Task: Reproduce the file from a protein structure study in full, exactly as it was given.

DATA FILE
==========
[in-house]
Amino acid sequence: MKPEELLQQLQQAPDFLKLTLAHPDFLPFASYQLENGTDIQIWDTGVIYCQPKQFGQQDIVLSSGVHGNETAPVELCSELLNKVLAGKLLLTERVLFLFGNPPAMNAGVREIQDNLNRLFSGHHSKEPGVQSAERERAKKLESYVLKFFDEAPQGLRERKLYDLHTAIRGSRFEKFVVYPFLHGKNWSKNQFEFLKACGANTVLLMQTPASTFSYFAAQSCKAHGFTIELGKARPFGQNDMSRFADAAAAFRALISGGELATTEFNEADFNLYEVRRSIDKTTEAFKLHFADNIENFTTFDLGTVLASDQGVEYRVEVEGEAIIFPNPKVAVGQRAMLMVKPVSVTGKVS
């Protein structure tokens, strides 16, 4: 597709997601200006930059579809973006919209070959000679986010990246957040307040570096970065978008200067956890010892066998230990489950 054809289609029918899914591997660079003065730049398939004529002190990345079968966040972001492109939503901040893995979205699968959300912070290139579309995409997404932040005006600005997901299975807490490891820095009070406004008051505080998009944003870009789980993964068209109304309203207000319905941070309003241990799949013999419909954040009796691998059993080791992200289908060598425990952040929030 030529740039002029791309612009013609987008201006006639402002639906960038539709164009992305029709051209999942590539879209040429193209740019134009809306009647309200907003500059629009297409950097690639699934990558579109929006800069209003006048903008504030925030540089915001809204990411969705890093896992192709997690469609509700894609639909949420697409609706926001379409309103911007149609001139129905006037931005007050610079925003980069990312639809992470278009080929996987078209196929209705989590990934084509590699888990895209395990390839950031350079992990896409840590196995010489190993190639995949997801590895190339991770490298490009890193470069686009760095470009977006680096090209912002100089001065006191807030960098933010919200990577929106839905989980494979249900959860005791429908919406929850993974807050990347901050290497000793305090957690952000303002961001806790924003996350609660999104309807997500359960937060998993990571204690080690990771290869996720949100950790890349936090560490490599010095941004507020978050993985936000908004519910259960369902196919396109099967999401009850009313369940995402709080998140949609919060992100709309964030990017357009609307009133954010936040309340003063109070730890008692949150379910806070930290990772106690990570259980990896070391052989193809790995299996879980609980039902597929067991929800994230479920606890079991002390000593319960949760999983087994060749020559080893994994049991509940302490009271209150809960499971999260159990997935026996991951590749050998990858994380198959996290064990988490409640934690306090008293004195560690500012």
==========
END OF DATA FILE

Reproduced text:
[in-house]
Amino acid sequence: MKPEELLQQLQQAPDFLKLTLAHPDFLPFASYQLENGTDIQIWDTGVIYCQPKQFGQQDIVLSSGVHGNETAPVELCSELLNKVLAGKLLLTERVLFLFGNPPAMNAGVREIQDNLNRLFSGHHSKEPGVQSAERERAKKLESYVLKFFDEAPQGLRERKLYDLHTAIRGSRFEKFVVYPFLHGKNWSKNQFEFLKACGANTVLLMQTPASTFSYFAAQSCKAHGFTIELGKARPFGQNDMSRFADAAAAFRALISGGELATTEFNEADFNLYEVRRSIDKTTEAFKLHFADNIENFTTFDLGTVLASDQGVEYRVEVEGEAIIFPNPKVAVGQRAMLMVKPVSVTGKVS
């Protein structure tokens, strides 16, 4: 597709997601200006930059579809973006919209070959000679986010990246957040307040570096970065978008200067956890010892066998230990489950 054809289609029918899914591997660079003065730049398939004529002190990345079968966040972001492109939503901040893995979205699968959300912070290139579309995409997404932040005006600005997901299975807490490891820095009070406004008051505080998009944003870009789980993964068209109304309203207000319905941070309003241990799949013999419909954040009796691998059993080791992200289908060598425990952040929030 030529740039002029791309612009013609987008201006006639402002639906960038539709164009992305029709051209999942590539879209040429193209740019134009809306009647309200907003500059629009297409950097690639699934990558579109929006800069209003006048903008504030925030540089915001809204990411969705890093896992192709997690469609509700894609639909949420697409609706926001379409309103911007149609001139129905006037931005007050610079925003980069990312639809992470278009080929996987078209196929209705989590990934084509590699888990895209395990390839950031350079992990896409840590196995010489190993190639995949997801590895190339991770490298490009890193470069686009760095470009977006680096090209912002100089001065006191807030960098933010919200990577929106839905989980494979249900959860005791429908919406929850993974807050990347901050290497000793305090957690952000303002961001806790924003996350609660999104309807997500359960937060998993990571204690080690990771290869996720949100950790890349936090560490490599010095941004507020978050993985936000908004519910259960369902196919396109099967999401009850009313369940995402709080998140949609919060992100709309964030990017357009609307009133954010936040309340003063109070730890008692949150379910806070930290990772106690990570259980990896070391052989193809790995299996879980609980039902597929067991929800994230479920606890079991002390000593319960949760999983087994060749020559080893994994049991509940302490009271209150809960499971999260159990997935026996991951590749050998990858994380198959996290064990988490409640934690306090008293004195560690500012």